The lander carrying China’s first Mars rover has touched down on the red planet, the China National Space Administration (CNSA) confirmed on Saturday morning.
It is the first time China has landed a probe on a planet other than Earth.
“The Mars exploration mission has been a total success,” Zhang Kejian, head of the CNSA, announced at the Beijing Aerospace Control Center.
After the success was confirmed, the control center in Beijing was filled with cheers and applause.
“It’s another important milestone for China’s space exploration,” he said.
The Tianwen-1 probe touched down at its pre-selected landing area in the southern part of Utopia Planitia, a vast plain on the northern hemisphere of Mars, at 7:18 a.m. (Beijing Time), the CNSA announced.
It took ground controllers more than an hour to establish the success of the pre-programmed landing. They had to wait for the rover to autonomously unfold its solar panels and antenna to send the signals after landing, and there was a time delay of more than 17 minutes due to the 320-million-km distance between Earth and Mars.
Tianwen-1, consisting of an orbiter, a lander and a rover, was launched from the Wenchang Spacecraft Launch Site on the coast of southern China’s island province of Hainan on July 23, 2020. It was the first step in China’s planetary exploration of the solar system, with the aim of completing orbiting, landing and roving on the red planet in one mission.
The name Tianwen, meaning Questions to Heaven, comes from a poem written by the ancient Chinese poet Qu Yuan (about 340-278 BC). China’s first Mars rover is named Zhurong after the god of fire in ancient Chinese mythology, which echoes with the Chinese name of the red planet: Huoxing (the planet of fire).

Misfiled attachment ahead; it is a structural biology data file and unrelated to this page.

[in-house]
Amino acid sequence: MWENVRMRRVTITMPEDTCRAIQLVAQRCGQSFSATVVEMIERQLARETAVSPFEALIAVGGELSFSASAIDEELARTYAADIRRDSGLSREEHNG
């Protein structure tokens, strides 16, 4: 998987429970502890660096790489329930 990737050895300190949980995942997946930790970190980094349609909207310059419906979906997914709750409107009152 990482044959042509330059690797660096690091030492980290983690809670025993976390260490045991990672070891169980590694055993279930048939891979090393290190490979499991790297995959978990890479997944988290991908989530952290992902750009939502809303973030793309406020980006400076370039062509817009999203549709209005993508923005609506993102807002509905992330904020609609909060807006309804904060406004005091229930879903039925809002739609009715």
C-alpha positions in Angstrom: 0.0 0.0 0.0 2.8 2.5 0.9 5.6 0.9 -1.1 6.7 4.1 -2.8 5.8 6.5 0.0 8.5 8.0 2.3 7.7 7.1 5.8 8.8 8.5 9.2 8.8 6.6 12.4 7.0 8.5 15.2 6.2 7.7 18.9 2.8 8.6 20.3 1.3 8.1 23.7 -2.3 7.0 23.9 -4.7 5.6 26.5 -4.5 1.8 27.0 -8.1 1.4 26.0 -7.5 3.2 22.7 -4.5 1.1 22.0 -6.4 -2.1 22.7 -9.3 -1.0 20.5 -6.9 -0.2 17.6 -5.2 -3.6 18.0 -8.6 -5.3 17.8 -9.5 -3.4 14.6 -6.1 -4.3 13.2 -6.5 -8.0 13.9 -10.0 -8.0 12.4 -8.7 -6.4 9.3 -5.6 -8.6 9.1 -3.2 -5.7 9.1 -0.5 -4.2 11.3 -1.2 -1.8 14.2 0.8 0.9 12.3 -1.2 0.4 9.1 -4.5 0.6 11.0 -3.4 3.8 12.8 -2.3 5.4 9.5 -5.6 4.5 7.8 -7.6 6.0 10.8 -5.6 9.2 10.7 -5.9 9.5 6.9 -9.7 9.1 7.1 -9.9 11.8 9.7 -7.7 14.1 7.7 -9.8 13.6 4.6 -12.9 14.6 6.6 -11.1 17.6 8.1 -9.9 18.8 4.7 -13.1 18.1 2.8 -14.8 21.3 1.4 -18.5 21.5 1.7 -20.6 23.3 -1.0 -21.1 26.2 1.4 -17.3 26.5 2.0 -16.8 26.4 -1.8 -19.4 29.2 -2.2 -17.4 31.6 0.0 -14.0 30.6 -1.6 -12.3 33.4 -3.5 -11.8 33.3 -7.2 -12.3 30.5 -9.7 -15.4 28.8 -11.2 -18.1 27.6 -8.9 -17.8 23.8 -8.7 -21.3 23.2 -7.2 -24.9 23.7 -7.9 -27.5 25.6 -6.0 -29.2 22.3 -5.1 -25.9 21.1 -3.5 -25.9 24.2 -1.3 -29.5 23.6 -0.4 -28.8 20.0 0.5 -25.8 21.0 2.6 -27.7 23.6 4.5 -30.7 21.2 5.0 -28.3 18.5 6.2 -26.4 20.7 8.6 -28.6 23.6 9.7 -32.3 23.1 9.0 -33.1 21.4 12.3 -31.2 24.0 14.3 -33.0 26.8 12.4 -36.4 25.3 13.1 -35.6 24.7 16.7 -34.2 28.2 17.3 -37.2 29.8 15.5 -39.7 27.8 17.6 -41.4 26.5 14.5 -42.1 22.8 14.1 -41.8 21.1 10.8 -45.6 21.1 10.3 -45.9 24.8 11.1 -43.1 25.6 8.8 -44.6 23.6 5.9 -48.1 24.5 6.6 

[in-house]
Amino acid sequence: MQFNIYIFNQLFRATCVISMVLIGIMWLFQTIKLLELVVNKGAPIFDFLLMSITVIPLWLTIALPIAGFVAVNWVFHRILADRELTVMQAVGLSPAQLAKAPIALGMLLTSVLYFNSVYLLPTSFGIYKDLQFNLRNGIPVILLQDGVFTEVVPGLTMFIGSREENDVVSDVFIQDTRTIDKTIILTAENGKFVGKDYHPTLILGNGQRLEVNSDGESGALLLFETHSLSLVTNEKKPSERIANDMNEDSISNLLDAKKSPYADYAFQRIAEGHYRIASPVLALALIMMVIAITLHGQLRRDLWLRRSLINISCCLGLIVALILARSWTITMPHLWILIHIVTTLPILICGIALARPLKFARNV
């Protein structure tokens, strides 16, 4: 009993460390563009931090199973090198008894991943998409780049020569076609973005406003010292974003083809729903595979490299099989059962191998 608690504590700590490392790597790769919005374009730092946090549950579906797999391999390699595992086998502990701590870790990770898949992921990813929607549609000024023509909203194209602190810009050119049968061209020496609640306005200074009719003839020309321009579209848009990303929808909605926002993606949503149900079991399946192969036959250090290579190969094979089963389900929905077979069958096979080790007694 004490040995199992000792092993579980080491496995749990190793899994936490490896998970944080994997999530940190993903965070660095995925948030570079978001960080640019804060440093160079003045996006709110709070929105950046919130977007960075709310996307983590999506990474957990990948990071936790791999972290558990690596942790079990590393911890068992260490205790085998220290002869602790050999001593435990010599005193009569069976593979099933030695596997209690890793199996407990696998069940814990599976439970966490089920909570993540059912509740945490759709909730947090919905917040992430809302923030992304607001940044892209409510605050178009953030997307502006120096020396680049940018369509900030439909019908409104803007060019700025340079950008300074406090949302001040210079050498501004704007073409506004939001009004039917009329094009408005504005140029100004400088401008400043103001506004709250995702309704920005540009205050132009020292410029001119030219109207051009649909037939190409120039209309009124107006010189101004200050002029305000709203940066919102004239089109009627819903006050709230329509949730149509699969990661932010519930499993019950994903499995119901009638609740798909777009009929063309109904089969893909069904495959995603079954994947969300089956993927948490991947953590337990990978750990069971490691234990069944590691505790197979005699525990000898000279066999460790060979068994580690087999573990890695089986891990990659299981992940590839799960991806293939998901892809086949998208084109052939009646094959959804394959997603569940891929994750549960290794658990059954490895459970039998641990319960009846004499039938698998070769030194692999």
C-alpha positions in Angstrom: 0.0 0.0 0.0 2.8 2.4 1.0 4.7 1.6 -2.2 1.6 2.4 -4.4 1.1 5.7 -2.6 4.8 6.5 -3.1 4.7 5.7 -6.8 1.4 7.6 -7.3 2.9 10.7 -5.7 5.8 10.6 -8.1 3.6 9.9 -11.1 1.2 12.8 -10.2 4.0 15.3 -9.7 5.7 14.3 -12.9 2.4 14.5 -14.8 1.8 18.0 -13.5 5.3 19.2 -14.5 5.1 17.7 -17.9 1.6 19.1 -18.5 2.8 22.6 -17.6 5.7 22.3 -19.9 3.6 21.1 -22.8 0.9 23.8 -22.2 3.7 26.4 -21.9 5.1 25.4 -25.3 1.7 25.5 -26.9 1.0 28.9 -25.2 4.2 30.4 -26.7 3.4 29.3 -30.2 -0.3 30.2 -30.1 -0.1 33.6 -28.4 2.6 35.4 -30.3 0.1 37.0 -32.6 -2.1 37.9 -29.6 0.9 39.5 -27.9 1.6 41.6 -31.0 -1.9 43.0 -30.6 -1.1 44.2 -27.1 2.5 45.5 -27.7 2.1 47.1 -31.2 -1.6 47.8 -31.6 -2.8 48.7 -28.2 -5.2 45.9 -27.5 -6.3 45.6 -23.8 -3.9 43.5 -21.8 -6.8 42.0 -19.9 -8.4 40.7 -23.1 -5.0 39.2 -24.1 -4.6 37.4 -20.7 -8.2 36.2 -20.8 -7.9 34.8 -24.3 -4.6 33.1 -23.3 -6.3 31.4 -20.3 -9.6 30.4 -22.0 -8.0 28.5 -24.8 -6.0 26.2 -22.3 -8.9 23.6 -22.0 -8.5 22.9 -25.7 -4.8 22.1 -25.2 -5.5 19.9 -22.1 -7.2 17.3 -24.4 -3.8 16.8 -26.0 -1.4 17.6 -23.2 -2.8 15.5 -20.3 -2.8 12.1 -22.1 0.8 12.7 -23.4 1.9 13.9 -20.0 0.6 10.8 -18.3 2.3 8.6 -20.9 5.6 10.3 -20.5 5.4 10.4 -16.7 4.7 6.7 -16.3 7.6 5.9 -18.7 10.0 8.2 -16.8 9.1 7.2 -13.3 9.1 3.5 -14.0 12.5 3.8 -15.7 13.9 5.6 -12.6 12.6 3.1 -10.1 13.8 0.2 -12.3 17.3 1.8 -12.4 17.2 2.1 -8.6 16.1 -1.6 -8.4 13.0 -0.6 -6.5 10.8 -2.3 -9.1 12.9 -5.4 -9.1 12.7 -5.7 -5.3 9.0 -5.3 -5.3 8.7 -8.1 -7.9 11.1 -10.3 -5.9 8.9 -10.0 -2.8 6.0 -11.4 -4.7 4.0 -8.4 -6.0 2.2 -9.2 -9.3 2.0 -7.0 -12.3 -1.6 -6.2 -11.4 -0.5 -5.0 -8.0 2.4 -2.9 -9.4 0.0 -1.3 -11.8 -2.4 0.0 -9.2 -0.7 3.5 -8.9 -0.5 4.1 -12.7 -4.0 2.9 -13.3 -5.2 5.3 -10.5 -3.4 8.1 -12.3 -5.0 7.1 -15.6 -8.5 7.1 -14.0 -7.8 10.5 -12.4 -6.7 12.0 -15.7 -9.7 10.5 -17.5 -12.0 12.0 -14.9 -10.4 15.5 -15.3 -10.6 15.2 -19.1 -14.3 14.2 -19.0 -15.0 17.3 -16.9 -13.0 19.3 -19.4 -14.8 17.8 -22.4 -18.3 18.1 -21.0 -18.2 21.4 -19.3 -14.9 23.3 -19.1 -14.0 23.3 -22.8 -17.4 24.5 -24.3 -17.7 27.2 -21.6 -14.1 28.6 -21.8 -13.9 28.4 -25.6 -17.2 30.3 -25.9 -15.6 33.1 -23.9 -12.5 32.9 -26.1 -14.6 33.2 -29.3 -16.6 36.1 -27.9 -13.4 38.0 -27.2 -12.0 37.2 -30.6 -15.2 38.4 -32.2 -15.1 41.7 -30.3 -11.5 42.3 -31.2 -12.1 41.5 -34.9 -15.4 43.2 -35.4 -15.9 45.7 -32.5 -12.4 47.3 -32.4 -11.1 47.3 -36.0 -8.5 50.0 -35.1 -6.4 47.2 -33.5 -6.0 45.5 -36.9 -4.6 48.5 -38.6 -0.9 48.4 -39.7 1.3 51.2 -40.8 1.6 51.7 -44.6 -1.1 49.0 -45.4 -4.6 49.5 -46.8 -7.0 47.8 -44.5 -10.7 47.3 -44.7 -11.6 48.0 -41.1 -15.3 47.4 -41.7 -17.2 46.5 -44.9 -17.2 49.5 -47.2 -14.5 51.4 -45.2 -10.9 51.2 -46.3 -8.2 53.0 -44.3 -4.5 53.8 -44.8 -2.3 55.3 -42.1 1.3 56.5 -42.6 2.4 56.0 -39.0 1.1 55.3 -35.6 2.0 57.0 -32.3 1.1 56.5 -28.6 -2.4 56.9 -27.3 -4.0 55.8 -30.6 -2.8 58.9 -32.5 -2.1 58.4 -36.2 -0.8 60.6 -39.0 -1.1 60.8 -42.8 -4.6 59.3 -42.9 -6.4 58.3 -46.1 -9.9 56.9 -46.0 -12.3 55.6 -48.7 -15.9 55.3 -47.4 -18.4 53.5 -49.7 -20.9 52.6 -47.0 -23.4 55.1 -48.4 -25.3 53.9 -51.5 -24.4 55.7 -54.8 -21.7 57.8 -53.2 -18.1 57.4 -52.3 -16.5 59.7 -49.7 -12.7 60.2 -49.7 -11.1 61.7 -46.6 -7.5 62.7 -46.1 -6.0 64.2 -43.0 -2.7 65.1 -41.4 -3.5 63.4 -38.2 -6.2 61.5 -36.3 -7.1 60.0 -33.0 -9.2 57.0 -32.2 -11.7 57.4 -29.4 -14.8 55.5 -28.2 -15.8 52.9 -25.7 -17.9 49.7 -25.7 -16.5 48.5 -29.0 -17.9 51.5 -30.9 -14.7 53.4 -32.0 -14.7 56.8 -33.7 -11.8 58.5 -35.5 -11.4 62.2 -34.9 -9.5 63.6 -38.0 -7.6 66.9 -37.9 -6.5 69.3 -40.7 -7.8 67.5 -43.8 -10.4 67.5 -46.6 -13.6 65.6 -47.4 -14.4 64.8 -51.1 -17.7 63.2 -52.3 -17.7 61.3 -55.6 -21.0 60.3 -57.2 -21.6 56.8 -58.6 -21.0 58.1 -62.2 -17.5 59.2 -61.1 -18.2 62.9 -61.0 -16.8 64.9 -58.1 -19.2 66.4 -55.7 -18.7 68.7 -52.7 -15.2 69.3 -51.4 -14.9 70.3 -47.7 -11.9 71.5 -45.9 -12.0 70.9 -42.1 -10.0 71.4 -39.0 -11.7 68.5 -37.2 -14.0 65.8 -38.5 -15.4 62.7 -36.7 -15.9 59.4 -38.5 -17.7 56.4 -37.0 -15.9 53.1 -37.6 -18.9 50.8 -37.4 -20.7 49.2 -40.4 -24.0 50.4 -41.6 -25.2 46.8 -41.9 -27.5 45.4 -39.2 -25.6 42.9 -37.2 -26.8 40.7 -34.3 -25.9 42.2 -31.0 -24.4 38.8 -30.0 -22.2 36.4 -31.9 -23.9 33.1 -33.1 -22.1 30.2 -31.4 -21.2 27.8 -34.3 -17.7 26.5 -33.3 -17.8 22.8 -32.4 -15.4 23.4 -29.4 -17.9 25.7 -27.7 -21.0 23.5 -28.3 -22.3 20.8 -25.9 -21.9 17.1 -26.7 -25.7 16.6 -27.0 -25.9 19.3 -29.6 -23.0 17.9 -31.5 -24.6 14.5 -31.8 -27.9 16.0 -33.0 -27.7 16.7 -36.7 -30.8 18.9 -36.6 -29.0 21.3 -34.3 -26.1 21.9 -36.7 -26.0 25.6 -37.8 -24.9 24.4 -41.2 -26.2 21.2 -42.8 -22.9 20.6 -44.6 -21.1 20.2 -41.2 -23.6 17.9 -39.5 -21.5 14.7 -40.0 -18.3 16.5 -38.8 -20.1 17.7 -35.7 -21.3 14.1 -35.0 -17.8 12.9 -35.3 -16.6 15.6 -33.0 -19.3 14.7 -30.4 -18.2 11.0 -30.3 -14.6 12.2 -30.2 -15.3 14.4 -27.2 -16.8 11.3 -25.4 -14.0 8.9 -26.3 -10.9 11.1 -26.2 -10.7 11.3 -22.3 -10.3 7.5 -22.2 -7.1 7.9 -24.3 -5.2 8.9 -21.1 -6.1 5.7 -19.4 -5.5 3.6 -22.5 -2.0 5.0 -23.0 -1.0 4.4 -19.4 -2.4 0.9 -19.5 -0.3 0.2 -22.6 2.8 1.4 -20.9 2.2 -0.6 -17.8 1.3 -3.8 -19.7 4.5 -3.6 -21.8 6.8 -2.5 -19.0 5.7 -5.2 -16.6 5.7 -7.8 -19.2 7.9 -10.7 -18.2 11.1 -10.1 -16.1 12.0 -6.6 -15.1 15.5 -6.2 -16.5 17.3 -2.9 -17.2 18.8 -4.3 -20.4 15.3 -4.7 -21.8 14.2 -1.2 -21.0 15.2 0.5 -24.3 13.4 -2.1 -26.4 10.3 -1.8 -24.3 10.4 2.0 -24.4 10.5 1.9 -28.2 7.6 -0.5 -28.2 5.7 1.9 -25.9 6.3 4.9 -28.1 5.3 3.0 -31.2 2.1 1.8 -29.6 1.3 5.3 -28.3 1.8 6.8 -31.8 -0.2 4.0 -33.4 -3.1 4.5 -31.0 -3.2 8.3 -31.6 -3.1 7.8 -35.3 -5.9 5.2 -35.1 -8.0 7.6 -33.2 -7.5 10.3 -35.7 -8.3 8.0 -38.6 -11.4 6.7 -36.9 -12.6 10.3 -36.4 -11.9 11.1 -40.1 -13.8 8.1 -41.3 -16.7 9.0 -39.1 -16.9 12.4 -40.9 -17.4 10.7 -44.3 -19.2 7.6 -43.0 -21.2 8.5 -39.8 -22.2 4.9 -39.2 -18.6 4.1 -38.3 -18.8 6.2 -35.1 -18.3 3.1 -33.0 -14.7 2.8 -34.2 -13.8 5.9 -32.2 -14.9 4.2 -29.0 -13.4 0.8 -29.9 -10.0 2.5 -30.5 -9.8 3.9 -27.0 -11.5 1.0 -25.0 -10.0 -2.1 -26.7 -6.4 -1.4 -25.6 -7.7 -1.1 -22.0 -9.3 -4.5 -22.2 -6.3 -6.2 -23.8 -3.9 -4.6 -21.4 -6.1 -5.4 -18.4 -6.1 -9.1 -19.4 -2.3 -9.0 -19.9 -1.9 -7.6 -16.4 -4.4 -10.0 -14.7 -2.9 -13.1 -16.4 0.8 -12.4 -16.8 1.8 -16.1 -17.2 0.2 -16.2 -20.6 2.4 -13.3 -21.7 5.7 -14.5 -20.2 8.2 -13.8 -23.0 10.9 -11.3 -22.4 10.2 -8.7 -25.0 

The spacecraft entered the Mars orbit in February after a journey of nearly seven months through space, and spent more than two months surveying potential landing sites.
In the early hours of Saturday, the spacecraft began to descend from its parking orbit, and the entry capsule enclosing the lander and rover separated from the orbiter at about 4 a.m.
After flying for approximately three hours, the entry capsule hurtled toward the red planet and entered the Mars atmosphere at an altitude of 125 km, initiating the riskiest phase of the whole mission.
First, the specially designed aerodynamic shape of the entry capsule decelerated with the friction of the Martian atmosphere. When the velocity of the spacecraft was lowered from 4.8 km per second to about 460 meters per second, a huge parachute covering an area of about 200 square meters was unfurled to continue reducing the velocity to less than 100 meters per second.
The parachute and the outer shield of the spacecraft were then jettisoned, exposing the lander and rover, and the retrorocket on the lander was fired to further slow the speed of the craft to almost zero.
At about 100 meters above the Martian surface, the craft hovered to identify obstacles and measured the slopes of the surface. Avoiding the obstacles, it selected a relatively flat area and descended slowly, touching down safely with its four buffer legs.
The craft’s plummet through the Martian atmosphere, lasting about nine minutes, was extremely complicated with no ground control, and had to be performed by the spacecraft autonomously, said Geng Yan, an official at the Lunar Exploration and Space Program Center of the CNSA.
“Each step had only one chance, and the actions were closely linked. If there had been any flaw, the landing would have failed,” said Geng.
After separating from the entry capsule, the orbiter, with a designed lifespan of one Martian year (about 687 days on Earth), was lifted to return to its parking orbit and helped relay communications between the landing vehicle and Earth.
The rover Zhurong will take a further seven to eight days to detect the surrounding environment and conduct self-checks before moving down from the lander to the Martian surface, according to Geng.
The six-wheeled solar-powered Zhurong rover, resembling a blue butterfly and with a mass of 240 kg, has an expected lifespan of at least 90 Martian days (about three months on Earth).
China has constructed Asia’s largest steerable radio telescope with an antenna 70 meters in diameter in Wuqing District of northern China’s Tianjin to receive data from the Mars exploration mission.